Public transit in North America has been inequitable since its creation. Here is how a team of experts plan to fix that.
Public transportation in North America has been inequitable since its creation, and unfortunately, effective and accessible transit systems are still often non-existent outside of many major cities. According to a recent study conducted by the Victoria Transport Policy Institute in British Columbia, 20-40% of travellers cannot, should not, or prefer to not drive. Policies, planning efforts, and infrastructure investments have historically prioritized roads over public transportation. This not only contributes to congestion and road pollution but also segregates high-income and low-income communities.
Individuals with disabilities, seniors, low-income individuals and other underserved groups make up 70% of Saskatchewan Transportation Company’s passengers – and a similar breakdown can likely be seen across other regions in the country. A lack of safe, accessible transit options has also played a role in exposing women in underrepresented communities to danger. Sadly, over 40 indigenous women went missing or were murdered on Highway 16 in British Columbia from the years 1969 to 2011.
Equitable solutions that address issues such as access and cost of public transportation need to be enforced for this gap to close. An increase in public transportation options will not only reduce traffic congestion and air pollution but will also help achieve greater equity by expanding access to medical care, employment opportunities, social connections, healthy food, and other vital services.
How can we fix this?
Recently, Cubic, an intelligent travel information provider working to improve mobility in the world’s greatest cities, partnered with McMaster University in Ontario, Canada to launch the Centre of Excellence for Artificial Intelligence and Smart Mobility. McMaster Automotive Resource Centre (MARC) and Cubic will work with university undergraduate, postgraduate, and faculty research staff to help solve the transportation industry’s most pressing issues through multidisciplinary research and product development.
The focus of the Centre of Excellence is to highlight the diversity, equity, and inclusion issues facing public transportation today and come together to solve them. The McMaster and Cubic team consist of a diverse set of individuals, each striving to build a better future in transportation. For example, Women make up half of the U.S. population, but only 15% of transportation occupations are held by females. Implementing a diverse team to come up with equitable transit solutions helps minimize bias by giving marginalized groups a voice at the table. Designs used for the few are often implemented to be used universally so it makes the most sense to start from a disadvantaged population’s perspective and build out ideas from there.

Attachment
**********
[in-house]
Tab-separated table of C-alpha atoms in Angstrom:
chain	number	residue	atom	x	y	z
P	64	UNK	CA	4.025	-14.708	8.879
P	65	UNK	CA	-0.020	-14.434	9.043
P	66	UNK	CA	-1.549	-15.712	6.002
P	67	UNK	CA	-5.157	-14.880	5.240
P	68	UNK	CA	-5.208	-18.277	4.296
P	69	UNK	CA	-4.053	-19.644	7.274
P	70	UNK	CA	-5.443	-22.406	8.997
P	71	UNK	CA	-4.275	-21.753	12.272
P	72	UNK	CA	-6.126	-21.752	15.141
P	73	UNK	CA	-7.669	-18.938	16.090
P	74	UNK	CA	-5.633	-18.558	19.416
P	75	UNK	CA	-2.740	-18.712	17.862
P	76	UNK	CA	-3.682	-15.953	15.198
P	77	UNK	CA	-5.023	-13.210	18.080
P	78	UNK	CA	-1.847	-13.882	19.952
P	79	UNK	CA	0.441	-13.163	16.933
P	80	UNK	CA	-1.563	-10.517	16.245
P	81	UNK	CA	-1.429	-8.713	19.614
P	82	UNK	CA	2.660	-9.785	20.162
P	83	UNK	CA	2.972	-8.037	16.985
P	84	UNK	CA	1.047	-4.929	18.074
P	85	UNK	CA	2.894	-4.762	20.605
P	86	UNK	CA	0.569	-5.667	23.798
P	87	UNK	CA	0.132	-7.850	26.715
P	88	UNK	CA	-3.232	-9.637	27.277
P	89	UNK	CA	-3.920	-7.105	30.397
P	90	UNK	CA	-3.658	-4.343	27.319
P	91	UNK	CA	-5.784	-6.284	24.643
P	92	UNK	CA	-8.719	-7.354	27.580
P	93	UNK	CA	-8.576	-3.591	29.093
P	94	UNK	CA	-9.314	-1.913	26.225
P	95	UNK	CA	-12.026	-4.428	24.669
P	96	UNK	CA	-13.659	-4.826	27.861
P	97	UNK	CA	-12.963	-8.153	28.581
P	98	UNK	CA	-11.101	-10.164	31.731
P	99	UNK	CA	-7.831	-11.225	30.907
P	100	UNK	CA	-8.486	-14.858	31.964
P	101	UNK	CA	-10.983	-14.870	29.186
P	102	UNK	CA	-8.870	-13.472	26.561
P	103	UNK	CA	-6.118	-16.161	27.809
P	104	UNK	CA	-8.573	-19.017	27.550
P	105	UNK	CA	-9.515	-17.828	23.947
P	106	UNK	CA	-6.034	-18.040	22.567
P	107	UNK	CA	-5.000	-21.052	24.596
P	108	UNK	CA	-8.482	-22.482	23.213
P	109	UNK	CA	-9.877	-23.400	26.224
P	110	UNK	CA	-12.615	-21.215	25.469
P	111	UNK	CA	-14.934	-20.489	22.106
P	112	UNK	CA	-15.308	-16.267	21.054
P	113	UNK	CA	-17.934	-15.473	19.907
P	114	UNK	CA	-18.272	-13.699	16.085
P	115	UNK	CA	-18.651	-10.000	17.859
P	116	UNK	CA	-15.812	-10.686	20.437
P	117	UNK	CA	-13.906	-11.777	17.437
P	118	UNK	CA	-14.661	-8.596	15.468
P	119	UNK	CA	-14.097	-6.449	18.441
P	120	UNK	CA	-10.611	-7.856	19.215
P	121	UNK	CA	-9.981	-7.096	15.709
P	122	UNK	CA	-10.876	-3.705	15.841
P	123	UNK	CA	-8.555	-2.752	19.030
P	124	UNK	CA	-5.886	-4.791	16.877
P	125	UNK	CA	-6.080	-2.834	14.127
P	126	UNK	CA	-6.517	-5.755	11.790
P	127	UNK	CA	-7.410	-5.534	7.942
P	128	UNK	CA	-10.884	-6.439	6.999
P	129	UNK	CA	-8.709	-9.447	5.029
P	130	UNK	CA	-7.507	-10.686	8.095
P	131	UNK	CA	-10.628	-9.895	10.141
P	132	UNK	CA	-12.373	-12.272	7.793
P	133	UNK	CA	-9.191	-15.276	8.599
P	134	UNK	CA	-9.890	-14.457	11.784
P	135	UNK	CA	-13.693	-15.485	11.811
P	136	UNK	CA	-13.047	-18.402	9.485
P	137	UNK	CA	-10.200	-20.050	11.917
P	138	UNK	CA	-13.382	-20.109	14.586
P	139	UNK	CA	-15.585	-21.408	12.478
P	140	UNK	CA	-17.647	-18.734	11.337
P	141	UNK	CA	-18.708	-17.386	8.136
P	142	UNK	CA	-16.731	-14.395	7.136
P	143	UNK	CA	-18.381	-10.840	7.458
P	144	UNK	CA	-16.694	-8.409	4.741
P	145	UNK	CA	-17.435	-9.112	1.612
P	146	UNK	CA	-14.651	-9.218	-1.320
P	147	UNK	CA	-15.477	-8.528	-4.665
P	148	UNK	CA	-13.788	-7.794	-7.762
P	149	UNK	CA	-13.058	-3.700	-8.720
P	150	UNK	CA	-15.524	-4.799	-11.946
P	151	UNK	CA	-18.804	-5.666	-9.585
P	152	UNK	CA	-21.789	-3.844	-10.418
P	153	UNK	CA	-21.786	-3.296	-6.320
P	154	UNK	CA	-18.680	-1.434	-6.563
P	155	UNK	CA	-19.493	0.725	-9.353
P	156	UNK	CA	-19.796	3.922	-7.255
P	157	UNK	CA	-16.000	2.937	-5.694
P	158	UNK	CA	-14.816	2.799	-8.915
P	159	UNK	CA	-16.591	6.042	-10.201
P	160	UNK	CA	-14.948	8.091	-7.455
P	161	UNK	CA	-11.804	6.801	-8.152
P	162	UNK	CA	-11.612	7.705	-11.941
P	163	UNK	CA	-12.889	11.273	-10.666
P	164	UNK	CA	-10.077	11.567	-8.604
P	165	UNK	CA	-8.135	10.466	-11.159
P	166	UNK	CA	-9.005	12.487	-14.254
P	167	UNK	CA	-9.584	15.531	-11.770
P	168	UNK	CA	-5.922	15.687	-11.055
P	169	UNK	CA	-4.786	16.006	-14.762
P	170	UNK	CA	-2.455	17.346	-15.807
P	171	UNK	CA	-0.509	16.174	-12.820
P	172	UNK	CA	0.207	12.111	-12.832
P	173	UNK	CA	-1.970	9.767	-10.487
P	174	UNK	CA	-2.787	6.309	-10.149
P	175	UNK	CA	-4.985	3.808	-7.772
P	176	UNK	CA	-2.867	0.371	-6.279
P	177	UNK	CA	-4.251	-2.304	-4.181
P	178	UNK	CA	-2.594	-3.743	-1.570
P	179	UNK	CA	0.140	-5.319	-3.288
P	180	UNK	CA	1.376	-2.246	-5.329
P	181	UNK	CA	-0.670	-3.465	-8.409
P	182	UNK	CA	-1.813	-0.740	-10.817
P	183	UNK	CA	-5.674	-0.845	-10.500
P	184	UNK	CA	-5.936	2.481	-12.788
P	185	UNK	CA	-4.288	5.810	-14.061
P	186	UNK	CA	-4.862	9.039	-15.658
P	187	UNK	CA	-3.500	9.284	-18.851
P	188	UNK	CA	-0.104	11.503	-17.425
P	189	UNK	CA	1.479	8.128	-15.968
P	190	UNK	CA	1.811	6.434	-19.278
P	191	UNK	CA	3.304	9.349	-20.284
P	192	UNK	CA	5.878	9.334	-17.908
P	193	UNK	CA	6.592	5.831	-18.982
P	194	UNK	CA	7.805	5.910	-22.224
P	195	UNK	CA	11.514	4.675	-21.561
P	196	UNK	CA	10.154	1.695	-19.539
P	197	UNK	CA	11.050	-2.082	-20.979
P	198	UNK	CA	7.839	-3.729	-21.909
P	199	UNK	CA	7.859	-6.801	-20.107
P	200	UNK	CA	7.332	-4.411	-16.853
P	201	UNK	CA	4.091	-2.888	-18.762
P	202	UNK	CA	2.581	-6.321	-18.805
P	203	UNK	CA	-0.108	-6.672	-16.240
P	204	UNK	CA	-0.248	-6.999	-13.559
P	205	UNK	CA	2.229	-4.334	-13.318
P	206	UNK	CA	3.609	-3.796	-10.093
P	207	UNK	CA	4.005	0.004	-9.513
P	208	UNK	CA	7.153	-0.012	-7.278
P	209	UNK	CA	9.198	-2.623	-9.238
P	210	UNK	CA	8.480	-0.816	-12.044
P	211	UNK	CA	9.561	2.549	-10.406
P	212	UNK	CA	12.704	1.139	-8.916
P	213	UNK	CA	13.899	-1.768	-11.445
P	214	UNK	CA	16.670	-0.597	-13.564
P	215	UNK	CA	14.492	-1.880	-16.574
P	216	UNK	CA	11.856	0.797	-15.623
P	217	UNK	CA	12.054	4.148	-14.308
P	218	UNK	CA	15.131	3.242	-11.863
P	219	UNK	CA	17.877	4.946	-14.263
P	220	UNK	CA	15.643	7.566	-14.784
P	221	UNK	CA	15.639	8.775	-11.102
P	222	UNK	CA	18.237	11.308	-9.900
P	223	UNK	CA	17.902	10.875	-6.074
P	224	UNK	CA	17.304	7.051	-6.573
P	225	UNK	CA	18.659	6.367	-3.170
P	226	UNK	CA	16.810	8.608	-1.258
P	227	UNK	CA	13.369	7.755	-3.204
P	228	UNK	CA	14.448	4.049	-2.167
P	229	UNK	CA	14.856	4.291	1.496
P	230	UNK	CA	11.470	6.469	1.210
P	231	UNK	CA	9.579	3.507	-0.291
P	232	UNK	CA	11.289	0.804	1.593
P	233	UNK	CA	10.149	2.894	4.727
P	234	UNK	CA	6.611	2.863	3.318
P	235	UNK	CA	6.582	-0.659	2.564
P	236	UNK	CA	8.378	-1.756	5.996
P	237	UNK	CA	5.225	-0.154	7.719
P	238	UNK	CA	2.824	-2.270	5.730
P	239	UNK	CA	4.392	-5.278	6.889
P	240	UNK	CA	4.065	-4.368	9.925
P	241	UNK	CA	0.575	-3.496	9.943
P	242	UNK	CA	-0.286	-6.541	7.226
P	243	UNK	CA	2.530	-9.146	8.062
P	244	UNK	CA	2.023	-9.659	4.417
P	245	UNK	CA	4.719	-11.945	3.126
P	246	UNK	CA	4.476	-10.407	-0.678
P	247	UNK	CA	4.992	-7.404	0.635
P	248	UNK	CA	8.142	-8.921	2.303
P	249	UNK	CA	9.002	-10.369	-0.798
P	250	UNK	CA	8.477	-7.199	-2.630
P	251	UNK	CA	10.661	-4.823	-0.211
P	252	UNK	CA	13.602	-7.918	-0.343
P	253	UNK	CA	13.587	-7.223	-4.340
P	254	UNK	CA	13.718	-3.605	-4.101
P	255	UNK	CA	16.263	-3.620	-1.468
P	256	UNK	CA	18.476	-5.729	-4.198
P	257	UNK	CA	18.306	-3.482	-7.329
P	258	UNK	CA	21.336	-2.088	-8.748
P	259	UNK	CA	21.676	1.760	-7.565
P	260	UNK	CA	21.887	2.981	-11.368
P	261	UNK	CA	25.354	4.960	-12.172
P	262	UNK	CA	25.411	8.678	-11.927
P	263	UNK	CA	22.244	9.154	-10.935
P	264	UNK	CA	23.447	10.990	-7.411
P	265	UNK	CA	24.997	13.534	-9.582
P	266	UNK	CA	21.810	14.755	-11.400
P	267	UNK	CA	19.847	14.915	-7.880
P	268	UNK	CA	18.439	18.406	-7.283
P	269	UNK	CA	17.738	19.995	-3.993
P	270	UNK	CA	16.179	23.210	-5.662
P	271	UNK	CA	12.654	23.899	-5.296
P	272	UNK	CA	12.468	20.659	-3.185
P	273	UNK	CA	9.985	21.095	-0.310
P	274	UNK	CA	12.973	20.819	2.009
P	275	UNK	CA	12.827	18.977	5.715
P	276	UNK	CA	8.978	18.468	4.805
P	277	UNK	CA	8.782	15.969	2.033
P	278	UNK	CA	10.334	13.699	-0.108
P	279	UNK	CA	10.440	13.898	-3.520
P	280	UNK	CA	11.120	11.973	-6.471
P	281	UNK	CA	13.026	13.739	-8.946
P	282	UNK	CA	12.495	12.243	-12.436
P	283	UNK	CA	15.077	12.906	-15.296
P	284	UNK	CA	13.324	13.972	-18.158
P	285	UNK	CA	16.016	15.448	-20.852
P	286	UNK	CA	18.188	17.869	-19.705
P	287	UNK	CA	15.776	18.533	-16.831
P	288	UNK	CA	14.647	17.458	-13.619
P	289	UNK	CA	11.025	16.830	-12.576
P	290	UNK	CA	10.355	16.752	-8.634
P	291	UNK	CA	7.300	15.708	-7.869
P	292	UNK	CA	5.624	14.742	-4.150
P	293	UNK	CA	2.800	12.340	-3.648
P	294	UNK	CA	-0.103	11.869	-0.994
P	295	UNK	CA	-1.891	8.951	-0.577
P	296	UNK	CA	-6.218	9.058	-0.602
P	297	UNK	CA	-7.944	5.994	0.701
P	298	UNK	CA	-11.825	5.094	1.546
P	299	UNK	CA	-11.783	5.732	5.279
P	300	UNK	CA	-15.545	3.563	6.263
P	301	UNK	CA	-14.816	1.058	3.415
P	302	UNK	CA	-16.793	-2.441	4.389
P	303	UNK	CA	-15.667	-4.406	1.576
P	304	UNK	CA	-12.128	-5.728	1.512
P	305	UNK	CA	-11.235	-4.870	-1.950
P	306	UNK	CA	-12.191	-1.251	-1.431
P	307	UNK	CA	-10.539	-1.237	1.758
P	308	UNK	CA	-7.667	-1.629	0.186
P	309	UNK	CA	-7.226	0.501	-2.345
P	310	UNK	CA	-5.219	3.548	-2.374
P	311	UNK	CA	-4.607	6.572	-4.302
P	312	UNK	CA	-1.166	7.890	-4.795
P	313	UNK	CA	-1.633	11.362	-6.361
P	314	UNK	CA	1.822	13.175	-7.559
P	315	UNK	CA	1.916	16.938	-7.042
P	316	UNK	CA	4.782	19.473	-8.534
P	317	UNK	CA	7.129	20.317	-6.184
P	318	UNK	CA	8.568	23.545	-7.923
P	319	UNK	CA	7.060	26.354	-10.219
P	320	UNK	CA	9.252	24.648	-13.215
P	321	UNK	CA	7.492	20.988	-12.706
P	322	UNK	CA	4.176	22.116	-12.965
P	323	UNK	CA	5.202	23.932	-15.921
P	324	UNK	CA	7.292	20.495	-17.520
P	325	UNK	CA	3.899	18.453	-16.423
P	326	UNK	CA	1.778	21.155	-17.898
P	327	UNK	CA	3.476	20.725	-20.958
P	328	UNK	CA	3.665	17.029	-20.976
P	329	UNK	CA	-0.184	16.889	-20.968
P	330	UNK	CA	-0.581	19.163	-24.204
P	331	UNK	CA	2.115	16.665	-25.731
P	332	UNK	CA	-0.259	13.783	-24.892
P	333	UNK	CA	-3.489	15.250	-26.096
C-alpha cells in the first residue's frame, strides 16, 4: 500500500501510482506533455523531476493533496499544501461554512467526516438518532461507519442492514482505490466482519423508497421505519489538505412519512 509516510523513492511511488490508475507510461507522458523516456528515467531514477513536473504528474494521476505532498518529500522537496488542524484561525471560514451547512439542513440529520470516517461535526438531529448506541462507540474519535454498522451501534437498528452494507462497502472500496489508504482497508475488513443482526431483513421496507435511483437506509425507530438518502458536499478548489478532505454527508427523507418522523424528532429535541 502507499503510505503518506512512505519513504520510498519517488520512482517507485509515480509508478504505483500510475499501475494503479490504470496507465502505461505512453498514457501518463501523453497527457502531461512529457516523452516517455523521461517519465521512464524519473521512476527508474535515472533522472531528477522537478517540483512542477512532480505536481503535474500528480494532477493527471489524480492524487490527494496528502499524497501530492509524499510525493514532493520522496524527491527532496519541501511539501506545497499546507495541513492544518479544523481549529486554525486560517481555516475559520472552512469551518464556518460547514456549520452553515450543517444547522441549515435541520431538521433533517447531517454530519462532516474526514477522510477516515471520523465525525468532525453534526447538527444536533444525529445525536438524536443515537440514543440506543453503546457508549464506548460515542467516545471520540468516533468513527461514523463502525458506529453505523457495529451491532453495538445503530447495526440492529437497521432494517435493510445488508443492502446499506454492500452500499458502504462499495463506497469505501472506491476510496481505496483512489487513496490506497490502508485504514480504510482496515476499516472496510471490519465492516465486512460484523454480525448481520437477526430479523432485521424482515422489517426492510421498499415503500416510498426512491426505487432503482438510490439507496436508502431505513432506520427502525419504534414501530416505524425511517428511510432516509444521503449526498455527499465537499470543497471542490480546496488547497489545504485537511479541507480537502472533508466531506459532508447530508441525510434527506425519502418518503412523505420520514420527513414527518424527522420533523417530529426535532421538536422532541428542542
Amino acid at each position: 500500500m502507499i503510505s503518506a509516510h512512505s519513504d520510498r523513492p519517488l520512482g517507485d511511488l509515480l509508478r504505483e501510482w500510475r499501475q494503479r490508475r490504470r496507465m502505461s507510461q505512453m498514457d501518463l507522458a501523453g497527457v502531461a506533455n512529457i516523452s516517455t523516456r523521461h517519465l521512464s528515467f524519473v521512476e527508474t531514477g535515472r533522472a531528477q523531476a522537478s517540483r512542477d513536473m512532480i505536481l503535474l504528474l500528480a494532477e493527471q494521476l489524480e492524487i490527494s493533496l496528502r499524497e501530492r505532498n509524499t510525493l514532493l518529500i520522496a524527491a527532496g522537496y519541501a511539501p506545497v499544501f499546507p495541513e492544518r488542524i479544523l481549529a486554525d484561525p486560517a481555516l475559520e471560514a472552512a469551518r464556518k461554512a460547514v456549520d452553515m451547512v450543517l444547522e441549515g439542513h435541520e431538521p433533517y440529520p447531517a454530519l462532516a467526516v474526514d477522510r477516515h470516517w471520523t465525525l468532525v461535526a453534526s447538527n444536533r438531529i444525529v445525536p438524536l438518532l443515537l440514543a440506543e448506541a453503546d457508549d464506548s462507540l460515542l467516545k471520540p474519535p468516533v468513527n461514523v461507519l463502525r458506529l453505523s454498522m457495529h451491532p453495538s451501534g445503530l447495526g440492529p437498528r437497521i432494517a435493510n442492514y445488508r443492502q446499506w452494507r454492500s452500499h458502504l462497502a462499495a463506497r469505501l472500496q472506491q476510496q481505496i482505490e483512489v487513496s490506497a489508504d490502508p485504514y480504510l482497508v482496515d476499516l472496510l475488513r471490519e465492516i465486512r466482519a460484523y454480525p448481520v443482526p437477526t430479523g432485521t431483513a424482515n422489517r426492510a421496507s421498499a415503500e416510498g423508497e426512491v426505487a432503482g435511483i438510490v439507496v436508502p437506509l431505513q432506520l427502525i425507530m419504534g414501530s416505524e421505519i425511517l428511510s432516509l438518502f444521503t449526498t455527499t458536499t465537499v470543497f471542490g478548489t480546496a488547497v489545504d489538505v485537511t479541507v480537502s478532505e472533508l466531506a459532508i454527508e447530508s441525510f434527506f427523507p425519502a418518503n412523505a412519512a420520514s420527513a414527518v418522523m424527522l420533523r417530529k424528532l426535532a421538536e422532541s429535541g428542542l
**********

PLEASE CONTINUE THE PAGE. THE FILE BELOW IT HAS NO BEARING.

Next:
Meet the team working for change
Dr. Emadi is the Canada Excellence Research Chair (CERC) Laureate and a Professor in the Departments of Electrical and Computer Engineering (ECE) and Mechanical Engineering (ME) at McMaster University. He is also the holder of the NSERC/FCA Industrial Research Chair in Electrified Powertrains and Tier I Canada Research Chair in Transportation Electrification and Smart Mobility.
Dr. Vidal is Senior Principal Research Engineer and Program Manager at McMaster Automotive Resource Centre (MARC) and is currently working as Postdoctoral Research Fellow. His main research areas include artificial intelligence, modelling, electric vehicles battery management systems, and smart mobility.
Krishna is the Senior Global Marketing Manager at Cubic. She has numerous years of experience within the transport and technology industry. Krishna is a frequent public and motivational speaking, for women in transport and STEM. Krishna believes mobility was put in place for the able-bodied male and is striving to make transportation more accessible to every person.
Galen Chui is Vice President of Engineering and Products at Cubic. Galen has a strong passion for leading people whilst creating and executing the organization’s vision, mission, goals, and technology that will pave the way to future business growth. He is a hands-on leader that leads through constant mentorship and coaching of team members to create a sustainable team.
Kathy is Scrum Master at Cubic, leader of their UX/UI design team and Cubic’s first CPACC (Certified Professional in Accessibility Core Competencies). Kathy’s goal is to strengthen accessibility in transit by ensuring it’s integrated into design at every point in the process, rather than an afterthought.
While changing North American public transportation systems to make them more equitable for all will take time, McMaster University and Cubic’s partnership is a step in the right direction. The Centre of Excellence’s vision for innovative mobility solutions that promote diversity, equity, and inclusion will need support from the government, non-profits, and additional subject matter experts to be successful. While the change won’t happen overnight, it is exciting to think that equitable and accessible transportation options will eventually be the norm in every North American city.